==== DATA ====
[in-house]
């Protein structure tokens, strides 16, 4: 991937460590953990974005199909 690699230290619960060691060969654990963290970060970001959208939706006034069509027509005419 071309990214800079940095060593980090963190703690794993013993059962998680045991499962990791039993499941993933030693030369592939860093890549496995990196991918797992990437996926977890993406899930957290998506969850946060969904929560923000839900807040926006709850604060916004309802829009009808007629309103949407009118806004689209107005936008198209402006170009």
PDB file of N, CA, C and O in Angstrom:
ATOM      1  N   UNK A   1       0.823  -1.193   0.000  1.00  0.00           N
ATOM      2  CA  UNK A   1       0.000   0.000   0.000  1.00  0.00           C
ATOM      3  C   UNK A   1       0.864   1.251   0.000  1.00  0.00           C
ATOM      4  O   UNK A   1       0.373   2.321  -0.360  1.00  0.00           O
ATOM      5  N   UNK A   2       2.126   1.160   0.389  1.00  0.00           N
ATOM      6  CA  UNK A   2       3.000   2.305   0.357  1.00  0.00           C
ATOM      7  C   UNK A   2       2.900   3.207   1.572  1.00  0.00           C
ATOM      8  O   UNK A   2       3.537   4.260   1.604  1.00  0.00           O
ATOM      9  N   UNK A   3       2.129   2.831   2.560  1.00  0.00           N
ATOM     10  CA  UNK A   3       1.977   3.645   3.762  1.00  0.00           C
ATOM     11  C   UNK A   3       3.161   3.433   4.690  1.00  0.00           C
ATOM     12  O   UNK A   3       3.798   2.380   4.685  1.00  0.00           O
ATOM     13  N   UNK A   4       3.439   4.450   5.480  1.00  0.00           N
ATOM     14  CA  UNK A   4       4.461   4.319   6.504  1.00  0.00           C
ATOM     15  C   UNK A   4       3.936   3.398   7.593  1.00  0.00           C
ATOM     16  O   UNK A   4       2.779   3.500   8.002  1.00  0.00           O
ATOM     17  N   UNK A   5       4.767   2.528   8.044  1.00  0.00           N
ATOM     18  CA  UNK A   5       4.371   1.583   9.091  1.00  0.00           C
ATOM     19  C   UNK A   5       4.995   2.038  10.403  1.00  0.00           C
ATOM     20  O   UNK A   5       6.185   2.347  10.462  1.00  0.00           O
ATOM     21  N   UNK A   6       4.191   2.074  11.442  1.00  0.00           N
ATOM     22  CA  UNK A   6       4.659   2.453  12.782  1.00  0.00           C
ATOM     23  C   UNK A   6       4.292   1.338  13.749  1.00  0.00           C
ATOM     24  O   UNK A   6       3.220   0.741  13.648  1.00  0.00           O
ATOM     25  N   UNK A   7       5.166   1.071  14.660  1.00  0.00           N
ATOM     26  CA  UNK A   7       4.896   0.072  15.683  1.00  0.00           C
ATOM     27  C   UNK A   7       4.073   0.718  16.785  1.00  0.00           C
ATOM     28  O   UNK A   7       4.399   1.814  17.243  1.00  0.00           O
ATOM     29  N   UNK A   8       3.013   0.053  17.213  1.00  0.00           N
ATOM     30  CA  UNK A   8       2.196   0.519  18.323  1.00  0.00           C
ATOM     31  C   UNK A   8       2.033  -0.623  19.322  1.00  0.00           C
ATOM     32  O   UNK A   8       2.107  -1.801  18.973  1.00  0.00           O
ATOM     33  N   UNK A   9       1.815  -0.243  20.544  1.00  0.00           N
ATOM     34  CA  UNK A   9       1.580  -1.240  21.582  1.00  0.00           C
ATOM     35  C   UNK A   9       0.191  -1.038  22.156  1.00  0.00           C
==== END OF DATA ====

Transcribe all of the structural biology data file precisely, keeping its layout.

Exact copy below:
[in-house]
């Protein structure tokens, strides 16, 4: 991937460590953990974005199909 690699230290619960060691060969654990963290970060970001959208939706006034069509027509005419 071309990214800079940095060593980090963190703690794993013993059962998680045991499962990791039993499941993933030693030369592939860093890549496995990196991918797992990437996926977890993406899930957290998506969850946060969904929560923000839900807040926006709850604060916004309802829009009808007629309103949407009118806004689209107005936008198209402006170009």
PDB file of N, CA, C and O in Angstrom:
ATOM      1  N   UNK A   1       0.823  -1.193   0.000  1.00  0.00           N
ATOM      2  CA  UNK A   1       0.000   0.000   0.000  1.00  0.00           C
ATOM      3  C   UNK A   1       0.864   1.251   0.000  1.00  0.00           C
ATOM      4  O   UNK A   1       0.373   2.321  -0.360  1.00  0.00           O
ATOM      5  N   UNK A   2       2.126   1.160   0.389  1.00  0.00           N
ATOM      6  CA  UNK A   2       3.000   2.305   0.357  1.00  0.00           C
ATOM      7  C   UNK A   2       2.900   3.207   1.572  1.00  0.00           C
ATOM      8  O   UNK A   2       3.537   4.260   1.604  1.00  0.00           O
ATOM      9  N   UNK A   3       2.129   2.831   2.560  1.00  0.00           N
ATOM     10  CA  UNK A   3       1.977   3.645   3.762  1.00  0.00           C
ATOM     11  C   UNK A   3       3.161   3.433   4.690  1.00  0.00           C
ATOM     12  O   UNK A   3       3.798   2.380   4.685  1.00  0.00           O
ATOM     13  N   UNK A   4       3.439   4.450   5.480  1.00  0.00           N
ATOM     14  CA  UNK A   4       4.461   4.319   6.504  1.00  0.00           C
ATOM     15  C   UNK A   4       3.936   3.398   7.593  1.00  0.00           C
ATOM     16  O   UNK A   4       2.779   3.500   8.002  1.00  0.00           O
ATOM     17  N   UNK A   5       4.767   2.528   8.044  1.00  0.00           N
ATOM     18  CA  UNK A   5       4.371   1.583   9.091  1.00  0.00           C
ATOM     19  C   UNK A   5       4.995   2.038  10.403  1.00  0.00           C
ATOM     20  O   UNK A   5       6.185   2.347  10.462  1.00  0.00           O
ATOM     21  N   UNK A   6       4.191   2.074  11.442  1.00  0.00           N
ATOM     22  CA  UNK A   6       4.659   2.453  12.782  1.00  0.00           C
ATOM     23  C   UNK A   6       4.292   1.338  13.749  1.00  0.00           C
ATOM     24  O   UNK A   6       3.220   0.741  13.648  1.00  0.00           O
ATOM     25  N   UNK A   7       5.166   1.071  14.660  1.00  0.00           N
ATOM     26  CA  UNK A   7       4.896   0.072  15.683  1.00  0.00           C
ATOM     27  C   UNK A   7       4.073   0.718  16.785  1.00  0.00           C
ATOM     28  O   UNK A   7       4.399   1.814  17.243  1.00  0.00           O
ATOM     29  N   UNK A   8       3.013   0.053  17.213  1.00  0.00           N
ATOM     30  CA  UNK A   8       2.196   0.519  18.323  1.00  0.00           C
ATOM     31  C   UNK A   8       2.033  -0.623  19.322  1.00  0.00           C
ATOM     32  O   UNK A   8       2.107  -1.801  18.973  1.00  0.00           O
ATOM     33  N   UNK A   9       1.815  -0.243  20.544  1.00  0.00           N
ATOM     34  CA  UNK A   9       1.580  -1.240  21.582  1.00  0.00           C
ATOM     35  C   UNK A   9       0.191  -1.038  22.156  1.00  0.00           C